A sound engineer, sometimes referred to as an audio engineer, is a professional trained in the mechanics of recording, mixing, and reproducing sound. Working solely with the technical aspects of music, sound engineers manipulate the different aspects of sound as a part of the overall commercial production process.
If you have ever seen an amazing concert in the heart of Baltimore, attended a large community event, or have watched a film in the theater, you can attribute the wonderful sound you heard to a talented sound engineer.
There are four areas that make up the commercial recording production:
All of these areas need different music and sound manipulations before they are added to the final project.
Because of this, there are many sub-disciplines to sound engineering that all contribute to bringing audiences high-quality sound. And chances are the sound engineers bringing music to the Baltimore community attended a high-level audio-engineering school.
For those of engineers, we’ll look at the different specializations you can get involved during the commercial production process.
This is the position that most people imagine when they hear the term “sound engineer.” The front of the house (FOH) sound engineer is the person that stands behind a mixing desk at manipulating the sound the audiences hears.
You often find these engineers mixing music for parties but you can also find them at corporate meetings, live concerts, sporting events, or live television shows. Though quite popular in the audio engineering industry, it is important to note that the FOH position plays a relatively small part in creating high-quality sound.
A monitor sound engineer supervises the audio during a live production. Their responsibilities include making adjustments to a band’s instruments, mixing the sound the performers hear as they perform, and mixing the performers’ voices as they act or sing before a live audience.
Monitor sound engineers, also known as foldback engineers, utilize a stage monitoring system to communicate with performers as a production plays out in real-time. Performers usually receive personalized feeds via stage floor or in-ear monitors which open the lines of communication between sound engineer and performer. Each performer has the ability to communicate with the monitor sound engineer independent from what the audience hears so that the performance remains seamless.
Not to be confused with the field of system engineering (which focuses on how to design and manage complex engineering systems over their life cycles), a systems engineer is responsible for the design and setup of PA systems.
PA systems allow someone to address a large audience and include the microphone, amplifier, and loudspeakers. For example, Baltimore’s Oriole Park at Camden Yard requires the announcer to address the audience over loudspeakers during the game.
Since modern PA systems are very complex, there is a lot of technical knowledge required to perform the job well. In addition, systems engineers usually manage the FOH and monitor sound engineers. This is a lot of responsibility and requires the completion of audio engineering courses to fully understand the position.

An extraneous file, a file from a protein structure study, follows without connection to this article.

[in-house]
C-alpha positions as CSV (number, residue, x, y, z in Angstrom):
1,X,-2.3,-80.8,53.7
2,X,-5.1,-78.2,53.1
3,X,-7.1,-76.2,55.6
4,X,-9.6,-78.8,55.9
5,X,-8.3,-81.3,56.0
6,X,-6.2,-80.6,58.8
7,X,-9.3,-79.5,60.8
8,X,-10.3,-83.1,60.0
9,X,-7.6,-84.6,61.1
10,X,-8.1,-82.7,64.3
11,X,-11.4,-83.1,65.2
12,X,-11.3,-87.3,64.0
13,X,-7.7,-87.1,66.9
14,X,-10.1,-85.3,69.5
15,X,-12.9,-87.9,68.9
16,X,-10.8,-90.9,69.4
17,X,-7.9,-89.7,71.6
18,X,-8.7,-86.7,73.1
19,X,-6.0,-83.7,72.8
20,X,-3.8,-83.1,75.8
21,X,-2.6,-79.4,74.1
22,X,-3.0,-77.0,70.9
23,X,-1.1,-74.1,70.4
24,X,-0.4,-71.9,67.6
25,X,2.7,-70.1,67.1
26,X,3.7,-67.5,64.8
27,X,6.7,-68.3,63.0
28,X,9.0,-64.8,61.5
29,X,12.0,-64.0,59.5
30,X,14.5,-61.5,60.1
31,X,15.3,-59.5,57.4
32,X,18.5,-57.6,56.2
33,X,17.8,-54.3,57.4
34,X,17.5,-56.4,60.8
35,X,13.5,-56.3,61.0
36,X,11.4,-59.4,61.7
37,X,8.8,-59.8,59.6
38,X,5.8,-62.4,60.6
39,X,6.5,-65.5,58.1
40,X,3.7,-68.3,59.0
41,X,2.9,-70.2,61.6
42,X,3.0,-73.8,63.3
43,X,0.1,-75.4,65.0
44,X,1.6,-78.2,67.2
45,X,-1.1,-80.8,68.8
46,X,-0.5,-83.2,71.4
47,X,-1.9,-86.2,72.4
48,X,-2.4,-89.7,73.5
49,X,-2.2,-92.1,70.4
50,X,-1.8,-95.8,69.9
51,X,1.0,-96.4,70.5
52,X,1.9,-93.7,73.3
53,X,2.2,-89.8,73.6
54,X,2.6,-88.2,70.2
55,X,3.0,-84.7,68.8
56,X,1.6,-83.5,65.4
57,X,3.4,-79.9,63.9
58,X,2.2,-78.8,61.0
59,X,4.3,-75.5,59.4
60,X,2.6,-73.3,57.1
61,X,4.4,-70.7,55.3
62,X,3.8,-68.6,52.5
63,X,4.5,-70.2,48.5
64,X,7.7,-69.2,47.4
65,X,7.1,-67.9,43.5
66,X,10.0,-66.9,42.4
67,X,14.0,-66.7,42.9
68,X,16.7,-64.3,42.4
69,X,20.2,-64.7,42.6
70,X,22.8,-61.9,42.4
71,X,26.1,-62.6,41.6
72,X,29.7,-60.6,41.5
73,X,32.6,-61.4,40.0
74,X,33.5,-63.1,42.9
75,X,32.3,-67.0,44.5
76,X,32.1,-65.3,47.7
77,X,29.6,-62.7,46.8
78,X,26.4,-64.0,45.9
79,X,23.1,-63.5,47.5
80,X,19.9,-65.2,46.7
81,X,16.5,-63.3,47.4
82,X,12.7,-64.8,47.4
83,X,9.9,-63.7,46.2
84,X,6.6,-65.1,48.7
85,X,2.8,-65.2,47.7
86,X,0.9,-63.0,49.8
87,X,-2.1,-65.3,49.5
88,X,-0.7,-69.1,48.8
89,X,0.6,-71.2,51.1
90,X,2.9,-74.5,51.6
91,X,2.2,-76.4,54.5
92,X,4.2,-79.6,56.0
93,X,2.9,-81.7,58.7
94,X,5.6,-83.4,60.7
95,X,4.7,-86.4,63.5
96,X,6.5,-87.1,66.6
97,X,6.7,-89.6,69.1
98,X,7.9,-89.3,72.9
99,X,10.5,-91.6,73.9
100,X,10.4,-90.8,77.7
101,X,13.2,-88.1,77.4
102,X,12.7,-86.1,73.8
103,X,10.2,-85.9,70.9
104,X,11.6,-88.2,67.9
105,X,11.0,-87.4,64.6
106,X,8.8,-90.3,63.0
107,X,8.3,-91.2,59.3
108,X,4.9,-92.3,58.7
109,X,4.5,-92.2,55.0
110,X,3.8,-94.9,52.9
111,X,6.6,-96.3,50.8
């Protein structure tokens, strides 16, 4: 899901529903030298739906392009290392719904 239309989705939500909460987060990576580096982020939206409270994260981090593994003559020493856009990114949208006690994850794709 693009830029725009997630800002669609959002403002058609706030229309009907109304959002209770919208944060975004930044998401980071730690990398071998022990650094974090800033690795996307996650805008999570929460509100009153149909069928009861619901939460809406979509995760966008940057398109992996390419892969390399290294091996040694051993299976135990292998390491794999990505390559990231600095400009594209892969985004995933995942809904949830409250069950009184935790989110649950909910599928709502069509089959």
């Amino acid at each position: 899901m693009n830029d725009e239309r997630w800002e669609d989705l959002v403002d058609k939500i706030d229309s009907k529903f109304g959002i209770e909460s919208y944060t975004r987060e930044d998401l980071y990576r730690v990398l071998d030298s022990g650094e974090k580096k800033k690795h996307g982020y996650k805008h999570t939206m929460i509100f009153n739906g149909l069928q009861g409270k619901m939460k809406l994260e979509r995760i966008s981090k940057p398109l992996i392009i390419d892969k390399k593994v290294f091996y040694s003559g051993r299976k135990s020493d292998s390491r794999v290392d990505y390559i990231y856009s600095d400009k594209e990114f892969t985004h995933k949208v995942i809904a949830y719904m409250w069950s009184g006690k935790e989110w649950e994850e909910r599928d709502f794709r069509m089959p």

Sound engineers work strictly in-studio. Sometimes called a re-recording mixer, studio sound engineers make high quality recordings of music, speech, and sound effects.
Working in post-production part of a commercial recording, a studio sound engineer attempts to achieve balance between all parts of the audio the audience hears. This is in addition to matching the director’s desired vision for the production.
Studio sound engineers work to mix recorded dialogue, sound effects, and music to create the final product for a film, television show, or advertisement commercial.
It is important to note that studio sound engineers must follow the national sound laws that are in place to protect consumers’ hearing.
One such bill, the CALM Act, was created by the FCC to lay out specific regulations regarding television volumes. These regulations apply to all states, Maryland included. Because of this, those seeking a career as a studio sound engineer should invest in audio engineering classes to learn all of the techniques of post-production sound processing.
As mentioned earlier, there are many sub-disciplines in the field of sound engineering. And with the right education from one of the best audio engineering schools in Baltimore, you can easily find work in any of these fields.
Here is a quick rundown of some specializations in the sound engineering industry that you may be interested in:
Becoming a sound engineer is a dream that you can achieve. There are numerous employment opportunities and the industry is growing every year, and the salaries are favorable as well. There are many specialties that you can break into to make your job that much more exciting and successful.
If you are in the Baltimore area and are looking to attend a reputable recording school offering the best audio engineering classes, check out Sheffield Institute for Recording Arts. Touted as one of the top audio engineering schools in the region, they teach students both the business and hands-on side of the audio engineering business. Call today and see how you can enroll in classes soon and start building the career of your dreams.
A sound engineer is a professional trained in the mechanics of recording, mixing, and reproducing sound and manipulates sound as a part of the commercial production process.